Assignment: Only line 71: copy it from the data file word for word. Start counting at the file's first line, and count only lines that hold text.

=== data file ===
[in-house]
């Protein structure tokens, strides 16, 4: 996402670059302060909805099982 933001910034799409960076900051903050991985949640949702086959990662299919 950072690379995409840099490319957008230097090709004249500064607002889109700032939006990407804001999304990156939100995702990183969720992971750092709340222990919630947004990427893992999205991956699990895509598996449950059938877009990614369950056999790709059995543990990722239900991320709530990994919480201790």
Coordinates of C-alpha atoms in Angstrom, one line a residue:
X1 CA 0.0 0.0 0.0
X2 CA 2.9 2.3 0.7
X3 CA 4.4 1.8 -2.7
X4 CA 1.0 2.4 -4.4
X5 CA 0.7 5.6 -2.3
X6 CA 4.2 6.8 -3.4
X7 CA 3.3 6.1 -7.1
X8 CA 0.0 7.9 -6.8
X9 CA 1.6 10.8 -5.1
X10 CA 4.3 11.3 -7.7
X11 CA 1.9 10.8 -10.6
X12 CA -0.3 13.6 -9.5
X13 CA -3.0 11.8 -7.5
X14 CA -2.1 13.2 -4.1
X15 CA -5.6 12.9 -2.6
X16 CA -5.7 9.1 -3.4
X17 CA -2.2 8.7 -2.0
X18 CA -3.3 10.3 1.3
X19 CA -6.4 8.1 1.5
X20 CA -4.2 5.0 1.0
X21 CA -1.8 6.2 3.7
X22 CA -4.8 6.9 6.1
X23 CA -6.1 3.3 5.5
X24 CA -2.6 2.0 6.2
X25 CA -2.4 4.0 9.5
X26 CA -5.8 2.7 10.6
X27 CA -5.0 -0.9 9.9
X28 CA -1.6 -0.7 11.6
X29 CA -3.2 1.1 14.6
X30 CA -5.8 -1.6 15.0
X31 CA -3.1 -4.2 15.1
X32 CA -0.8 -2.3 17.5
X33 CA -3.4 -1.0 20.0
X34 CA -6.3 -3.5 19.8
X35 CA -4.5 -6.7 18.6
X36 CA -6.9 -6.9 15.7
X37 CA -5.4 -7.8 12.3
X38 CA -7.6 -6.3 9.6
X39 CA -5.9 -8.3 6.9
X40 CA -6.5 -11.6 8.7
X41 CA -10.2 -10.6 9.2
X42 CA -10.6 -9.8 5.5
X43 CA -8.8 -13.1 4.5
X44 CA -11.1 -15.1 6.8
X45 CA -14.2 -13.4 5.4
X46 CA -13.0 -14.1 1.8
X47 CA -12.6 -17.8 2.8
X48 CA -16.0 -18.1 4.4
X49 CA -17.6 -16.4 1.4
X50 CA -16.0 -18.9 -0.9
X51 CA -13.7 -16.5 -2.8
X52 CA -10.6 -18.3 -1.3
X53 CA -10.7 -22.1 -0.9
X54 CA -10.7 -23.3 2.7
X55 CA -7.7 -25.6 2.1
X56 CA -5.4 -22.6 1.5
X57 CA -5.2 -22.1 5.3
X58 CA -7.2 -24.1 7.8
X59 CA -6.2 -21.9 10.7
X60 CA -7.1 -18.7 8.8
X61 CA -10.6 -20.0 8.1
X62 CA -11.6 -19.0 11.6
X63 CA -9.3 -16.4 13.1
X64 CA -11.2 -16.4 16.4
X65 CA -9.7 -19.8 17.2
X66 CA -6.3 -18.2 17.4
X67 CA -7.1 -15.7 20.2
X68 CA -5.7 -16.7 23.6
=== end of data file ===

X68 CA -5.7 -16.7 23.6